How healthy are fresh, frozen or canned vegetables and fruit?

Published March 2, 2022

Published

picture of fruits and vegetables

This article provided by Julia Dirkse, graduate student in medical nutrition.

Fruits and vegetables are good for our health, but is there one type that is best? 

Frozen and canned produce carries a stigma, but these types of produce do have benefits. For one thing, they're usually cheaper than fresh foods. For another, they keep longer in the freezer or cupboard, while fresh produce can spoil.

What's the cost difference?

  • Fresh corn: $0.25 per serving
  • Frozen corn: $0.27 per serving
  • Canned corn: $0.16 per serving

Frozen fruits and vegetables

Frozen produce is picked at its ripest point and packaged quickly after to maintain freshness. Freezing food inactivates bacteria that could cause a foodborne illness. When frozen produce is thawed, however, bacteria again grow at a normal rate. Use thawed foods within three days.

Fresh fruit and vegetables

Fresh fruits and vegetables are usually harvested and put directly into retail containers. Distributors refrain from washing produce because this results in a faster decaying process. As a result, it is very important to wash fresh fruits and vegetables in cool water right before eating them to remove any contaminants.

Canned fruits and vegetables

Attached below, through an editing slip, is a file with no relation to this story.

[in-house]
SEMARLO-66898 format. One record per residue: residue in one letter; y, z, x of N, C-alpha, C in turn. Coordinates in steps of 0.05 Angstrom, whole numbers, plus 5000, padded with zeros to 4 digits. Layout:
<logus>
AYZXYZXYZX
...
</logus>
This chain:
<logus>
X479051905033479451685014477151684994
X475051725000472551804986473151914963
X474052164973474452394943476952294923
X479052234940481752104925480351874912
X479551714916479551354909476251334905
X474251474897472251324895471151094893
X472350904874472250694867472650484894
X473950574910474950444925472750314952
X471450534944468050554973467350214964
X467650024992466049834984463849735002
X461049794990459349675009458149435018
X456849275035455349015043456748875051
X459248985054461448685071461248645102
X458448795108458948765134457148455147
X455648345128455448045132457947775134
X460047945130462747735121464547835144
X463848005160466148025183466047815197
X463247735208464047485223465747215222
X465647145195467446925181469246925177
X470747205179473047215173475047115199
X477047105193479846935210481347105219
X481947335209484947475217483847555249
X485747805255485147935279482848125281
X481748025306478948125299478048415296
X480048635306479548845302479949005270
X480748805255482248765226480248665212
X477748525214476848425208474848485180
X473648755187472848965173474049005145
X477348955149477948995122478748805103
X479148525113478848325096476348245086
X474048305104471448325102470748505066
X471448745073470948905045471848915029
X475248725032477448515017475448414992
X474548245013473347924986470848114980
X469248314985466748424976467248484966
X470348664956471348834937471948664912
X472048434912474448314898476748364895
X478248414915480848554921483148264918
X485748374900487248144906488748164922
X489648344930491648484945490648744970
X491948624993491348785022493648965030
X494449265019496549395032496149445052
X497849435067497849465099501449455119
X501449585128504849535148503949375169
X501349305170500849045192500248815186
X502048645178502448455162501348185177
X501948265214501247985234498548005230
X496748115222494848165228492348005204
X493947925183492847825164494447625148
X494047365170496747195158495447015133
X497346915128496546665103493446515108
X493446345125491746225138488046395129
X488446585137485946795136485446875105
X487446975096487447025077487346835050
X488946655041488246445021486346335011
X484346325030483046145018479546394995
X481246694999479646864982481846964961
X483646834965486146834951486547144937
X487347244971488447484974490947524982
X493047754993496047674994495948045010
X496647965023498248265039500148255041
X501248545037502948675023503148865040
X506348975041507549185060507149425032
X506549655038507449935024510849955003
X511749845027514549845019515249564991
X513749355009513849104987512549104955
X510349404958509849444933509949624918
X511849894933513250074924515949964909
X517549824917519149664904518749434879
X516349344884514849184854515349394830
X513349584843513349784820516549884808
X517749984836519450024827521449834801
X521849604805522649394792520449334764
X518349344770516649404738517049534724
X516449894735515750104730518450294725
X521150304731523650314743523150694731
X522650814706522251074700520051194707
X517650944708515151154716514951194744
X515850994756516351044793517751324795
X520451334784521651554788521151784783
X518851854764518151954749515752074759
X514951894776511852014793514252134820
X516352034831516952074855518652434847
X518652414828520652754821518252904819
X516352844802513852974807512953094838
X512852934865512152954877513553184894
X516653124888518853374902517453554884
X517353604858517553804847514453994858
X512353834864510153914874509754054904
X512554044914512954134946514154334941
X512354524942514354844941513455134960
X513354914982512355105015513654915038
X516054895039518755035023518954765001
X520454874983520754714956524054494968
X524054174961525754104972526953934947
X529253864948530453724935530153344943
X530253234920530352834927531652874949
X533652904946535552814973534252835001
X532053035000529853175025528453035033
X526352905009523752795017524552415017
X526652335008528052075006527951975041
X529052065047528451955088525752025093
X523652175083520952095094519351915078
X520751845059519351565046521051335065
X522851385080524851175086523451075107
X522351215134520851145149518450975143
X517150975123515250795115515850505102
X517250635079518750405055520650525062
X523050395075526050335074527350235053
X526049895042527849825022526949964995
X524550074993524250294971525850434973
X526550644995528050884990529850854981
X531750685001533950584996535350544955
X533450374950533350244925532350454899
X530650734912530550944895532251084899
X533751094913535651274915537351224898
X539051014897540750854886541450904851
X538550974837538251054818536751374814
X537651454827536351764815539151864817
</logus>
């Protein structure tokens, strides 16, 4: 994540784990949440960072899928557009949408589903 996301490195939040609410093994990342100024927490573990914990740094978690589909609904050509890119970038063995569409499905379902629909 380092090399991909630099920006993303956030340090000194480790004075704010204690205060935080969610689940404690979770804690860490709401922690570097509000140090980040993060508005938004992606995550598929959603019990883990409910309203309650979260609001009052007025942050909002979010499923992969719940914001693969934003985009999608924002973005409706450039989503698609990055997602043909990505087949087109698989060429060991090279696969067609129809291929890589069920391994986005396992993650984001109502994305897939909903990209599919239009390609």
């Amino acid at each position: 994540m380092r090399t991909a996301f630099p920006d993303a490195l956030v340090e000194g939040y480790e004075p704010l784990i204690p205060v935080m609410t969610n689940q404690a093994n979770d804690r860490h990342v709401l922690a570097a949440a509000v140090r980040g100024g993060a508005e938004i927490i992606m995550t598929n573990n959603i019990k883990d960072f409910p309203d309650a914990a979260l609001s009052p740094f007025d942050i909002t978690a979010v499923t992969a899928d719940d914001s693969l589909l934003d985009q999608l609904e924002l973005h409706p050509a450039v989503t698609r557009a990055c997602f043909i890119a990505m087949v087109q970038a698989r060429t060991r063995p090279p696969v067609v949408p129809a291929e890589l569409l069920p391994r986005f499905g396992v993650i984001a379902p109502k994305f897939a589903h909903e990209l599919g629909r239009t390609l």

Canned produce is also picked when ripe and canned shortly after harvest. The FDA regulates the safety of canned foods to reduce contaminants that lead to foodborne illnesses. This includes regulating the canning process through acidity, water content, how hot and how long cans are heated to kill off germs and preserve the food inside. Select fruits canned in 100% fruit juice or water to reduce your daily added sugar intake. You can rinse canned vegetables to decrease the salt.

The takeaway: Produce provides us with great cancer-fighting vitamins and minerals no matter how you buy it. Frozen and canned can be better for the immune system and cheaper than fresh produce.

Tips for picking the best produce for you

  • The American Institute for Cancer Research recommends 3½ to 5 cups of fruits and vegetables each day for overall health and to lower cancer risk
  • Canned fruit and vegetables are less costly, but may have more sodium and added sugar. Check the nutrition labels to reduce daily intake of added sugars
  • Food safety is most important for those who have a low immune system and canned and frozen vegetables have fewer bacteria
  • Talk to your doctor or dietitian to see what types of produce they recommend

Nutrition for cancer survivors

If you're a cancer survivor, be aware of how certain foods can impact the immune system. Cancer treatments can weaken your immune system, making it easier to catch a foodborne illness. Food safety is important during and after the treatment of cancer for this reason. You might tolerate canned produce better while you're going through treatment.

Nutrition is an important part of survivorship care. Anyone who has been treated for cancer with Nebraska Medicine can have an outpatient visit with a registered dietitian nutritionist. 

To schedule a consultation, talk to your doctor or nurse case manager and ask for a referral. Once we have received the referral, one of our schedulers will call you to set up a visit in person or by phone.